Lasabai also spoke with eyewitnesses who reported that 50 women had been raped, killed and dumped into a cave around Yefren, a town in the Western Mountains. None of the women or the eyewitnesses can be identified by name because of the threat of violence they might face from Gadhafi's troops.
Most of the stories provided by women who said they had been raped cannot be independently confirmed although both Libyan and foreign doctors have found physical evidence of damage on the bodies of victims, such as bruises, burns, bite marks and scarring. One employee of a nongovernmental group, who has worked with doctors on some of these cases, said "without a doubt, it's always happening." He asked not to be identified.
On March 19, Gadhafi sent a large armored force towards Benghazi, the center of the Libyan uprising and de-facto rebel capital. Only a French airstrike stopped the division from reaching the city and leveling it with superior firepower. Rebels who raided the vehicles said that they found condoms and Viagra, a male sexual stimulant, among loyalist provisions, according to the rebel Transitional Council, reported various news agencies.
A recent CNN report found that rebels had acquired a cell phone from the loyalists, containing footage of a woman being sodomized "with what appears to be a broomstick."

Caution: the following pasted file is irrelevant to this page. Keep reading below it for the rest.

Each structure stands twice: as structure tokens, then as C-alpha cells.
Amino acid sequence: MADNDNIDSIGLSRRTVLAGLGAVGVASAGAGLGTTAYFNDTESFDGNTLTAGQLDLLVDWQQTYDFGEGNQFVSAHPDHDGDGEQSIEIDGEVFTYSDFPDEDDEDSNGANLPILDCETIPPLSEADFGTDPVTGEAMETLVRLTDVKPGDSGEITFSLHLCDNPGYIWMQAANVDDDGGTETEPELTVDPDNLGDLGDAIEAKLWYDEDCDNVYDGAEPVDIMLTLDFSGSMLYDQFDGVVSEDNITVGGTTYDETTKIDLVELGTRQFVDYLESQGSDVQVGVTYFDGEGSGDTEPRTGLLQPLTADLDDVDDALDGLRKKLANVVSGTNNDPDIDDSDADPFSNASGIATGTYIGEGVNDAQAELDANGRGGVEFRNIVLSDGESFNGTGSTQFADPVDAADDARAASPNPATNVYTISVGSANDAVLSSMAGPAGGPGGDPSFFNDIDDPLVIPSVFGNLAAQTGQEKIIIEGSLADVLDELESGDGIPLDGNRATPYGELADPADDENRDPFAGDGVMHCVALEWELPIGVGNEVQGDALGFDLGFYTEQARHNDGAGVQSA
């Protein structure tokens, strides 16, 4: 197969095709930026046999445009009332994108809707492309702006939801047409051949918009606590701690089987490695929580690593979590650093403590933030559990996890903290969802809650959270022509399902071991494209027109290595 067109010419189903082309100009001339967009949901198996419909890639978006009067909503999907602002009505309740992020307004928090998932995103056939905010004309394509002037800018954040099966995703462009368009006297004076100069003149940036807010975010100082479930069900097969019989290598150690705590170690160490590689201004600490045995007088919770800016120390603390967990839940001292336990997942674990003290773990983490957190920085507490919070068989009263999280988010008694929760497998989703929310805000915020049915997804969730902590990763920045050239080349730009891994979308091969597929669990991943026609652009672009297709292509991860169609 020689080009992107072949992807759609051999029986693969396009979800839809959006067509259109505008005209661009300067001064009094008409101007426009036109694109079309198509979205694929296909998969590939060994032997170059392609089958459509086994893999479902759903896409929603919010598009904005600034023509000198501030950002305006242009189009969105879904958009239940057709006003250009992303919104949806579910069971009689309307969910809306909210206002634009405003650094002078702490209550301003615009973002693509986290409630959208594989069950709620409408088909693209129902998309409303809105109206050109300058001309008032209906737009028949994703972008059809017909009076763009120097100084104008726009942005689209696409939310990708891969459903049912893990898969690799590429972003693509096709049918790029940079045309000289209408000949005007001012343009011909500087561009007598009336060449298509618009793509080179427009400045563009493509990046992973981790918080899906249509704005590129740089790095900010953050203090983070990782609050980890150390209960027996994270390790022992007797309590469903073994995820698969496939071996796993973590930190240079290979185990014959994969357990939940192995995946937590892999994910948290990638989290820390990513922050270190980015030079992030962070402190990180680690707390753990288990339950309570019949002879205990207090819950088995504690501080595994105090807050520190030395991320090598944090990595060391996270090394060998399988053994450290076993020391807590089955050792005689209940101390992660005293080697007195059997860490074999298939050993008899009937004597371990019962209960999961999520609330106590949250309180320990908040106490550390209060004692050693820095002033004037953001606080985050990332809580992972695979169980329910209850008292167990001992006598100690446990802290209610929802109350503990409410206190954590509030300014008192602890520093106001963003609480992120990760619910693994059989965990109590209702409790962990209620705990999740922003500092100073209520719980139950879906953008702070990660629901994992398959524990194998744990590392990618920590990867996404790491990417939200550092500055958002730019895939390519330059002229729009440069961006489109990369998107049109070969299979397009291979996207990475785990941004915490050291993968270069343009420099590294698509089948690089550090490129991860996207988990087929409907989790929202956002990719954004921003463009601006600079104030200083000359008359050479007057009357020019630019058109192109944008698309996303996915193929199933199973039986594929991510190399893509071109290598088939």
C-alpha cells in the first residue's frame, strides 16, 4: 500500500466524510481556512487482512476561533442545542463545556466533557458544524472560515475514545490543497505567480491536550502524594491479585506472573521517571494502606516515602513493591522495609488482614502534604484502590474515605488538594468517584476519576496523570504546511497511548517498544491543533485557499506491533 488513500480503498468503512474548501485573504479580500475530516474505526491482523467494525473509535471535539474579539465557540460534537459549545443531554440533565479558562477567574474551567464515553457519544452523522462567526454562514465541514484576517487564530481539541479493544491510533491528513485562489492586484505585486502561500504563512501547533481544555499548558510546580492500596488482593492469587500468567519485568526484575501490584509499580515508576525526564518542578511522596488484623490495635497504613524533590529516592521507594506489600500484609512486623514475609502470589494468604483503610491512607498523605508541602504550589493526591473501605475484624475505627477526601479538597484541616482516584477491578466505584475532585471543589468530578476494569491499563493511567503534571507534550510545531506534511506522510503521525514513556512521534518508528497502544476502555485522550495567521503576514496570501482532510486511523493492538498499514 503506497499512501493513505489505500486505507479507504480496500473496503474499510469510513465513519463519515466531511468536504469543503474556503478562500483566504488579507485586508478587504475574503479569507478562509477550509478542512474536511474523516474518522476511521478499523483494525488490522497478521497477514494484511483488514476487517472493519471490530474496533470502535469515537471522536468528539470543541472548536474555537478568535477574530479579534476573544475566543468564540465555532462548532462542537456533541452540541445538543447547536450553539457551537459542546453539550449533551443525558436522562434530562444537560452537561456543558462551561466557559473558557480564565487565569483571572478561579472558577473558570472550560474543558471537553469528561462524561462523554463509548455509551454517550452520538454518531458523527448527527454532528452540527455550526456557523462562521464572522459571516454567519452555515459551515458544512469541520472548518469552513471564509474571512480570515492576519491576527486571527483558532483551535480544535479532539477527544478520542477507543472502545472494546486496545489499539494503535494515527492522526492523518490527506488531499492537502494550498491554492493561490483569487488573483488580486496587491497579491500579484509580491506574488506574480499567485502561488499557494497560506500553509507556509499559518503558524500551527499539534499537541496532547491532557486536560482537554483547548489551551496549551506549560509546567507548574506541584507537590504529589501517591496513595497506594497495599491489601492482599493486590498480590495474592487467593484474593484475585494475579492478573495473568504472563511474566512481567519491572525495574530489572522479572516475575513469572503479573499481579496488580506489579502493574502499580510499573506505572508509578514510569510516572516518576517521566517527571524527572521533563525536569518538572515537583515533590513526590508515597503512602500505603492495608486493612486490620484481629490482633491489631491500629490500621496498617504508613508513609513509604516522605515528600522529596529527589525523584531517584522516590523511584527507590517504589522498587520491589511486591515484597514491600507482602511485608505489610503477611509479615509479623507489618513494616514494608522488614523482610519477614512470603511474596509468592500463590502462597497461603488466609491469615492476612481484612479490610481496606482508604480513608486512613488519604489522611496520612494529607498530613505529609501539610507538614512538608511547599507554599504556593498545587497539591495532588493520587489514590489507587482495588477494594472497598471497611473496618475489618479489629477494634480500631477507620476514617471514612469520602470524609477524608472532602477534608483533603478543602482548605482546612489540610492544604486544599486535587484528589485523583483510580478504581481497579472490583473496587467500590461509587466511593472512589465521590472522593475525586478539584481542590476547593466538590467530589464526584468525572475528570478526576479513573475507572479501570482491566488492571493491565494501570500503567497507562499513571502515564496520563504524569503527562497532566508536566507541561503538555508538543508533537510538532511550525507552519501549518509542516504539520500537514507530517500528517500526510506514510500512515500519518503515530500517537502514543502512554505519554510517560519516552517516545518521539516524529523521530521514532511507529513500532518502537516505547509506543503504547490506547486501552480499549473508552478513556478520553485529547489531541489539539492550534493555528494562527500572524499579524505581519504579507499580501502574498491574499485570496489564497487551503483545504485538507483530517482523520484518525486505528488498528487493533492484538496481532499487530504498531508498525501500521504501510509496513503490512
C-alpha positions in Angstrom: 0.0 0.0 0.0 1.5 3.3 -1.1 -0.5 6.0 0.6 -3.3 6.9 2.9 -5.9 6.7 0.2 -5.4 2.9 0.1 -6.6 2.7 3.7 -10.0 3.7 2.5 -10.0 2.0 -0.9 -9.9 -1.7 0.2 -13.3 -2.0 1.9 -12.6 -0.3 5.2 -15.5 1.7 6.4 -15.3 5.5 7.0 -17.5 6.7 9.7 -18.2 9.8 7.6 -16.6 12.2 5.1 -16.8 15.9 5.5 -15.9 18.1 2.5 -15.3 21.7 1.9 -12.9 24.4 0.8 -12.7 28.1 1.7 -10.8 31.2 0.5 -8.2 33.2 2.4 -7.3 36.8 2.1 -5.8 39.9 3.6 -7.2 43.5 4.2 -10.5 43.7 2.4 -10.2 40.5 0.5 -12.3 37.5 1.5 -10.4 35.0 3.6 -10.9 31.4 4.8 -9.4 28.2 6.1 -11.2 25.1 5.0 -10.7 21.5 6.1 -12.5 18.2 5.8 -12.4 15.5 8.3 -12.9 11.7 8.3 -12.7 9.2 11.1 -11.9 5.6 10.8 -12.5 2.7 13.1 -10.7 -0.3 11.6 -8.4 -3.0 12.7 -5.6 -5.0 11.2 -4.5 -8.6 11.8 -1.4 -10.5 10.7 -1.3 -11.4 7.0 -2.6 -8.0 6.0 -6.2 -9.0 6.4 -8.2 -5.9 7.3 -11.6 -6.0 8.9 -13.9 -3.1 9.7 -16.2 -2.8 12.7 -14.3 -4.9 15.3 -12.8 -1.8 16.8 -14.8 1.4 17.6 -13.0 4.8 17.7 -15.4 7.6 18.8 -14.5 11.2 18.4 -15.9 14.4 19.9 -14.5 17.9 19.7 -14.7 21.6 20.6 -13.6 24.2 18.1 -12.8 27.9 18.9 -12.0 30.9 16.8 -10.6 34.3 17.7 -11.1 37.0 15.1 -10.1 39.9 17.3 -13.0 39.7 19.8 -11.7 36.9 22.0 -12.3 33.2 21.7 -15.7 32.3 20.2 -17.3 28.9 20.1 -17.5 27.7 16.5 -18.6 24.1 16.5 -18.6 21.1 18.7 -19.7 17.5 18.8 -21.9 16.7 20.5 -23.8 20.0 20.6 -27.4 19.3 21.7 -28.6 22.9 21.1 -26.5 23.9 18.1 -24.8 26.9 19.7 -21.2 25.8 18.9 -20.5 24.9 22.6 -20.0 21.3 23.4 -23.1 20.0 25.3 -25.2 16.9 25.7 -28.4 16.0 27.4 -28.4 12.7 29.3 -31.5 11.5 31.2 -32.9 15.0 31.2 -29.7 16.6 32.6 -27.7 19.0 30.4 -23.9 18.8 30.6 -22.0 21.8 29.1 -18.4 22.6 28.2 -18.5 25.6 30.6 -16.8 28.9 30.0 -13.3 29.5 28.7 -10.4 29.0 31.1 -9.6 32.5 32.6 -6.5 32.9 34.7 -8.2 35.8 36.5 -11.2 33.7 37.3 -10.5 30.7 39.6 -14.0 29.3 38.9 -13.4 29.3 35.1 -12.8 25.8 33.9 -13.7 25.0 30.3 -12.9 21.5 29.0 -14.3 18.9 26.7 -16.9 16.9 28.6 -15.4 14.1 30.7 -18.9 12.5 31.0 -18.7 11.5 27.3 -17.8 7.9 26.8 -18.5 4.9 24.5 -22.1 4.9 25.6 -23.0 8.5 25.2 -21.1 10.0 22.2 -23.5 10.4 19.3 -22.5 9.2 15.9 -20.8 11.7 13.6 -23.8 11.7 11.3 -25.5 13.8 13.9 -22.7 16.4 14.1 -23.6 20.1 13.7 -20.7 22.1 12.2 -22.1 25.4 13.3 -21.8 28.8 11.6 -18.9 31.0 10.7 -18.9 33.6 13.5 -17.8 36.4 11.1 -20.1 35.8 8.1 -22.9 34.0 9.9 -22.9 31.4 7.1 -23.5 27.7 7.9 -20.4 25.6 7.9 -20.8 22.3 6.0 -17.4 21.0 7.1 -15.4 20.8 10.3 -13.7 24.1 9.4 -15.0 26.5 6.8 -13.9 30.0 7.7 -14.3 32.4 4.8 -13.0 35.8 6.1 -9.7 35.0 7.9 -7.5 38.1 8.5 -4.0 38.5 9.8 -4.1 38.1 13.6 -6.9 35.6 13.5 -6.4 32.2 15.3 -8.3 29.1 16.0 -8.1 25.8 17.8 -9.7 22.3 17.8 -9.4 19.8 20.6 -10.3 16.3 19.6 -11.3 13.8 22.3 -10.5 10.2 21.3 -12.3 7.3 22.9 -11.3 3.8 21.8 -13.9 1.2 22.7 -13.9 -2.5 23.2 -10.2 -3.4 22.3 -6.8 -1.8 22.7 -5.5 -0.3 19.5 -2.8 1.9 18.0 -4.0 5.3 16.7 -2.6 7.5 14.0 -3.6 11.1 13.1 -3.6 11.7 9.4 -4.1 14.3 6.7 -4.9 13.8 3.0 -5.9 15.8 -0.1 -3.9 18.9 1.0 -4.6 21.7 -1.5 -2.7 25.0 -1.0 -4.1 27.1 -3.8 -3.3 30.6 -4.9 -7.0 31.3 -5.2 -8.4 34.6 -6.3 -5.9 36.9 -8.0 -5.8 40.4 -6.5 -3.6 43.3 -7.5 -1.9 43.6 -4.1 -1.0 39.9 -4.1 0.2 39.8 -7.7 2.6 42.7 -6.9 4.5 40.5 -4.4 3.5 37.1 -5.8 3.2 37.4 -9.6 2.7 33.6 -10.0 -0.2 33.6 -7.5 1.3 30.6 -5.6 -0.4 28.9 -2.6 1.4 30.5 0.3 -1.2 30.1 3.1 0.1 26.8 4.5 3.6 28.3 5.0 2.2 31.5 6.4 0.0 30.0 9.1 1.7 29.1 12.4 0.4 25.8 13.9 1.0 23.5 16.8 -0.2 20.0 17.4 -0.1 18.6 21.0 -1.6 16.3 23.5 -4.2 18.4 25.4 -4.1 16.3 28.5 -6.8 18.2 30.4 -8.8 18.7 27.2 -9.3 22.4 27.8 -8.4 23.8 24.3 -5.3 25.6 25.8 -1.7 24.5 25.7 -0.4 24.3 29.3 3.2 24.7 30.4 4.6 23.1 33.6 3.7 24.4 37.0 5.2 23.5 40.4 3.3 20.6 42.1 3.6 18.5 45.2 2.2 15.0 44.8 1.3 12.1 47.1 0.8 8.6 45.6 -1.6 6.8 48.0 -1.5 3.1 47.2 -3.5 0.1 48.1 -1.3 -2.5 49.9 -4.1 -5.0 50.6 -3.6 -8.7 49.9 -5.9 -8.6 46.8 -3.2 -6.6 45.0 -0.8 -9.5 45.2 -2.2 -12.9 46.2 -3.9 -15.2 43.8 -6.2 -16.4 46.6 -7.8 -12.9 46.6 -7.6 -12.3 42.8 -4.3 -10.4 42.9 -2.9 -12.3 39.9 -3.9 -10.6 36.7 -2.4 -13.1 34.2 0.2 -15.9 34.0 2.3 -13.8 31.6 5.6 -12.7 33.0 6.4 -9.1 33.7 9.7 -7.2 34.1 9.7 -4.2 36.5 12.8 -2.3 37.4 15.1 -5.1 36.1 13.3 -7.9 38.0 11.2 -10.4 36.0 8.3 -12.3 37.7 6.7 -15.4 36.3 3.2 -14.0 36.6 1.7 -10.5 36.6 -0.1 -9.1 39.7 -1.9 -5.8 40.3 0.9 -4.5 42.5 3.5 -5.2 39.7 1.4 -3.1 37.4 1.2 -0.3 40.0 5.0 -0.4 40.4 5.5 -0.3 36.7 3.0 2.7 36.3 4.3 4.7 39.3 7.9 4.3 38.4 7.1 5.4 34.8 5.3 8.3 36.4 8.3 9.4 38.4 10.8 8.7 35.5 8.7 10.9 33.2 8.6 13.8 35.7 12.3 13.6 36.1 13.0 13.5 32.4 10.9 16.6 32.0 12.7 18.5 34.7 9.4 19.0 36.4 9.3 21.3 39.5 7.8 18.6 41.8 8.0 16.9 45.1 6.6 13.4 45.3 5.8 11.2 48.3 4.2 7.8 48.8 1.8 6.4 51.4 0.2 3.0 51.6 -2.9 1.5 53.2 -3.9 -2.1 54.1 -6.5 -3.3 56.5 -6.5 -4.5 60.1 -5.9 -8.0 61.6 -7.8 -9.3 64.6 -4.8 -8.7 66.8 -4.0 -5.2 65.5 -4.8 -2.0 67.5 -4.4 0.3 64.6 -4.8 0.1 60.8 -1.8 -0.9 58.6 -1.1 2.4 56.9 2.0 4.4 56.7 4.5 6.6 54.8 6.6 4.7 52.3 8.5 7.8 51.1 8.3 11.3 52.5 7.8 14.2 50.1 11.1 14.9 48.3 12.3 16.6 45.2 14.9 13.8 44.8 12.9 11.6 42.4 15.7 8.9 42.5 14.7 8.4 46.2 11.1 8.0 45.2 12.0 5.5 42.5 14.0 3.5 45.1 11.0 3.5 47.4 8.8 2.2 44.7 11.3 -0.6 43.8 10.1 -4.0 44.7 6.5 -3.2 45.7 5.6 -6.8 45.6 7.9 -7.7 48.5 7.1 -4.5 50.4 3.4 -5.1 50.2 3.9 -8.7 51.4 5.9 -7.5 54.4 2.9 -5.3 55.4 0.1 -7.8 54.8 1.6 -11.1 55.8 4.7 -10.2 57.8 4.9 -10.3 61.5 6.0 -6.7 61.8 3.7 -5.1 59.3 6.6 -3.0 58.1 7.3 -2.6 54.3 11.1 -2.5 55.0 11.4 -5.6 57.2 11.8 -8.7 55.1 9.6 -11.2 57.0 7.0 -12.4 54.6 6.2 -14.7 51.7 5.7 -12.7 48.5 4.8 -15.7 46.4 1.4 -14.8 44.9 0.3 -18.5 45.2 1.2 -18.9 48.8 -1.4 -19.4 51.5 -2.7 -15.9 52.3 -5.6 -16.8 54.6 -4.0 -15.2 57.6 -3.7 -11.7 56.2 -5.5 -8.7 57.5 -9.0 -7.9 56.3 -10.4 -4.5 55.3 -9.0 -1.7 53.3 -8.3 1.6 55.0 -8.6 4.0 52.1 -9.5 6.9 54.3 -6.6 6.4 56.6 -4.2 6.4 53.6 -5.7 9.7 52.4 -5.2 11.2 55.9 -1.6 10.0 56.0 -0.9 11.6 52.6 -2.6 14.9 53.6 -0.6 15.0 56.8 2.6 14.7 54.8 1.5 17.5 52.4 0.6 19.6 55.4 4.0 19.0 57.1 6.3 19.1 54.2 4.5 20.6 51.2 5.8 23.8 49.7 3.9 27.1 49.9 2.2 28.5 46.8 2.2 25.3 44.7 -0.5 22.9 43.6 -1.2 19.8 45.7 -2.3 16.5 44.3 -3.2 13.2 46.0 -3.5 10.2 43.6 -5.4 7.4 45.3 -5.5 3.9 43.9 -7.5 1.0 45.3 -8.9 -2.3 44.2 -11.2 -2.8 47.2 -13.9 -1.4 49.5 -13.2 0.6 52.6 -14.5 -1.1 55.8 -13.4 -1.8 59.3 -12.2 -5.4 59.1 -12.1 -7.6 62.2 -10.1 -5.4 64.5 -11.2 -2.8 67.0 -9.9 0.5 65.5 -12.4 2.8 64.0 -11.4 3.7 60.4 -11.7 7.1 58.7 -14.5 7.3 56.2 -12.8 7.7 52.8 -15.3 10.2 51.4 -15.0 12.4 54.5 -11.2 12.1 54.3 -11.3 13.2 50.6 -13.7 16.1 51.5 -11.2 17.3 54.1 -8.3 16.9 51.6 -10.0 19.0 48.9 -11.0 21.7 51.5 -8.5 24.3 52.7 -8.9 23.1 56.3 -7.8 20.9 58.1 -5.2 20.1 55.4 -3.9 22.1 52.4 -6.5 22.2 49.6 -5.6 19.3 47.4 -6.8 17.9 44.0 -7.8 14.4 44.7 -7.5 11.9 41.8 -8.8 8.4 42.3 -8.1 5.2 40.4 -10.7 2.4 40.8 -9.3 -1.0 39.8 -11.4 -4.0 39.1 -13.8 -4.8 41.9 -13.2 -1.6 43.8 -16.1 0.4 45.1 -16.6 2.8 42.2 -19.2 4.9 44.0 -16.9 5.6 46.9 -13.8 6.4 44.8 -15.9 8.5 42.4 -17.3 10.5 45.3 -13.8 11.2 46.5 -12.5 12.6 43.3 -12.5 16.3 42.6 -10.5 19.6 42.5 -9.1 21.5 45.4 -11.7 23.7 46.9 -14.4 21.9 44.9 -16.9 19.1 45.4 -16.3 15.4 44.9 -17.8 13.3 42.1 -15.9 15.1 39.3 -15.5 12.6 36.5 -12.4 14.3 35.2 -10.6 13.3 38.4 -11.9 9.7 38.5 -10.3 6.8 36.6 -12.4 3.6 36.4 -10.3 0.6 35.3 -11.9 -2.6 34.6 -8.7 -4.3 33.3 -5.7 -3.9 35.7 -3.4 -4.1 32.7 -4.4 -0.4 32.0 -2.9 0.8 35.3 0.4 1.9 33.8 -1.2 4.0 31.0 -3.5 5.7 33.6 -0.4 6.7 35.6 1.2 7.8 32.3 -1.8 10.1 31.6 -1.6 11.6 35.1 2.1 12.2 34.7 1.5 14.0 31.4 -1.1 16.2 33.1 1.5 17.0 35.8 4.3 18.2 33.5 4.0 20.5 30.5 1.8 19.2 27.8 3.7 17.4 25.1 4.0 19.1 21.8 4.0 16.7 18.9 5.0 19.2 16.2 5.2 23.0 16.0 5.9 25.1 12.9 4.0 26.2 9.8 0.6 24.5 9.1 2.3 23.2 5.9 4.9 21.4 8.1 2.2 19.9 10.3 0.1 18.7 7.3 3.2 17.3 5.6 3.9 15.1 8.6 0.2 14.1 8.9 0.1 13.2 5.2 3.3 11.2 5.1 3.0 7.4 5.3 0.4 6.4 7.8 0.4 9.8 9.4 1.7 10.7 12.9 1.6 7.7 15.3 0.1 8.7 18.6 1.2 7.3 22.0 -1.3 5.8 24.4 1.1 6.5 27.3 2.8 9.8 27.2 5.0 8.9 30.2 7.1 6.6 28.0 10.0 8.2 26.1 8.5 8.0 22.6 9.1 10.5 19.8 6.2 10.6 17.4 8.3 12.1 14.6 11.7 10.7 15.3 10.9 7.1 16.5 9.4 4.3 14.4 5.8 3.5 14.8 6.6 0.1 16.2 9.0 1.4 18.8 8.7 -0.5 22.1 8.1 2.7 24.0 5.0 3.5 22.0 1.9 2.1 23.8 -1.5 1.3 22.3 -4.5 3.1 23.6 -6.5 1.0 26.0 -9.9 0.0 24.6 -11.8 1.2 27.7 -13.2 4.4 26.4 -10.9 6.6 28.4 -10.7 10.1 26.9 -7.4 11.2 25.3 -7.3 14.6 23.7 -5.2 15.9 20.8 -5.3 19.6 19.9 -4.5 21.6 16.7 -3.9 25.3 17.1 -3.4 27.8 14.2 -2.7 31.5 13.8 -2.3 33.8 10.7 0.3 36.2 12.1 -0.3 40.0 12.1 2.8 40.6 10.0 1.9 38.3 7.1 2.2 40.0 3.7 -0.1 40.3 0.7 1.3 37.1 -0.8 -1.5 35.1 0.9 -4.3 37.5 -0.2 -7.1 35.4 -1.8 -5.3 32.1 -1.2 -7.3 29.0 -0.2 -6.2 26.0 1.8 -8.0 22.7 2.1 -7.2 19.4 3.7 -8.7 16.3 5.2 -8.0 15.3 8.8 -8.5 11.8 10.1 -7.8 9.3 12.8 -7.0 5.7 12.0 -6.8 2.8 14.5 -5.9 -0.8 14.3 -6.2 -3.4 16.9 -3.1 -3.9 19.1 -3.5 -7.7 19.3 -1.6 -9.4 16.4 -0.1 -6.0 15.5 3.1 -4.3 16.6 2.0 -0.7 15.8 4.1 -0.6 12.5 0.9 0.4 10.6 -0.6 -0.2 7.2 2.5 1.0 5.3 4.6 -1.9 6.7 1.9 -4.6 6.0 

Loyalist prisoners of war in the besieged city of Misurata told a BBC reporter that Gadhafi's son, Saif al-Islam, ordered them to commit sexual violence and described how soldiers raped women inside a house while others danced and listened to music.
"One [prisoner of war] was a surgeon; he was with the troops from Tripoli," said a civilian officer with the Transitional Council who asked not to be named due to the sensitive nature of his work. "He said that Saif said 'go rape the woman and introduce yourself by family name.'"
The officer said that this was intended to sow enmity between the tribes of the rapists and victims and detract attention from the boss in Tripoli.
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Igor Kossov is a freelance journalist in the Middle East. He has recently investigated the Libyan insurrection and the plight of refugees in the region. He has also covered politics in Uganda as well as local and international issues in New York City.